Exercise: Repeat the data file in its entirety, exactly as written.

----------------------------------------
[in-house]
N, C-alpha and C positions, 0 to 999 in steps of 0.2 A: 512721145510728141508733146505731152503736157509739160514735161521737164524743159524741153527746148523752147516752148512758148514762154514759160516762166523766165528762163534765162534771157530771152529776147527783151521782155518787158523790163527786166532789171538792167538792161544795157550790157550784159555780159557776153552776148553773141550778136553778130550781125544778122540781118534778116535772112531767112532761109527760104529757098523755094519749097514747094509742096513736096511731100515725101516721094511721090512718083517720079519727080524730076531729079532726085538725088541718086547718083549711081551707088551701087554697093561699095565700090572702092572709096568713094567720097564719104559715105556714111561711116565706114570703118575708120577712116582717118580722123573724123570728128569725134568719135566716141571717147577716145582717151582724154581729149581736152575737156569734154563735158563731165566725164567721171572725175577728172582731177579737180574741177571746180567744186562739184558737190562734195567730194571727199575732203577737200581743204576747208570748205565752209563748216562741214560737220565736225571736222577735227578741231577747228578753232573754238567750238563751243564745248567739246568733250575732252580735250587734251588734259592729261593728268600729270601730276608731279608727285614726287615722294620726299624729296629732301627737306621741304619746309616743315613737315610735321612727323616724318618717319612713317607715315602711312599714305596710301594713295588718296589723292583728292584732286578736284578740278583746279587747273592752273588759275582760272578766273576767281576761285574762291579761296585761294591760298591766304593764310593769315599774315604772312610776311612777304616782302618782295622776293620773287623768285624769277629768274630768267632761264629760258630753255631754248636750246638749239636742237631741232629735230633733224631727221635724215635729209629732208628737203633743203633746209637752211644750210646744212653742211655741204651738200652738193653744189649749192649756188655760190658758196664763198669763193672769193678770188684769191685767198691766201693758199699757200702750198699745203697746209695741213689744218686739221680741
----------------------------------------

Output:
[in-house]
N, C-alpha and C positions, 0 to 999 in steps of 0.2 A: 512721145510728141508733146505731152503736157509739160514735161521737164524743159524741153527746148523752147516752148512758148514762154514759160516762166523766165528762163534765162534771157530771152529776147527783151521782155518787158523790163527786166532789171538792167538792161544795157550790157550784159555780159557776153552776148553773141550778136553778130550781125544778122540781118534778116535772112531767112532761109527760104529757098523755094519749097514747094509742096513736096511731100515725101516721094511721090512718083517720079519727080524730076531729079532726085538725088541718086547718083549711081551707088551701087554697093561699095565700090572702092572709096568713094567720097564719104559715105556714111561711116565706114570703118575708120577712116582717118580722123573724123570728128569725134568719135566716141571717147577716145582717151582724154581729149581736152575737156569734154563735158563731165566725164567721171572725175577728172582731177579737180574741177571746180567744186562739184558737190562734195567730194571727199575732203577737200581743204576747208570748205565752209563748216562741214560737220565736225571736222577735227578741231577747228578753232573754238567750238563751243564745248567739246568733250575732252580735250587734251588734259592729261593728268600729270601730276608731279608727285614726287615722294620726299624729296629732301627737306621741304619746309616743315613737315610735321612727323616724318618717319612713317607715315602711312599714305596710301594713295588718296589723292583728292584732286578736284578740278583746279587747273592752273588759275582760272578766273576767281576761285574762291579761296585761294591760298591766304593764310593769315599774315604772312610776311612777304616782302618782295622776293620773287623768285624769277629768274630768267632761264629760258630753255631754248636750246638749239636742237631741232629735230633733224631727221635724215635729209629732208628737203633743203633746209637752211644750210646744212653742211655741204651738200652738193653744189649749192649756188655760190658758196664763198669763193672769193678770188684769191685767198691766201693758199699757200702750198699745203697746209695741213689744218686739221680741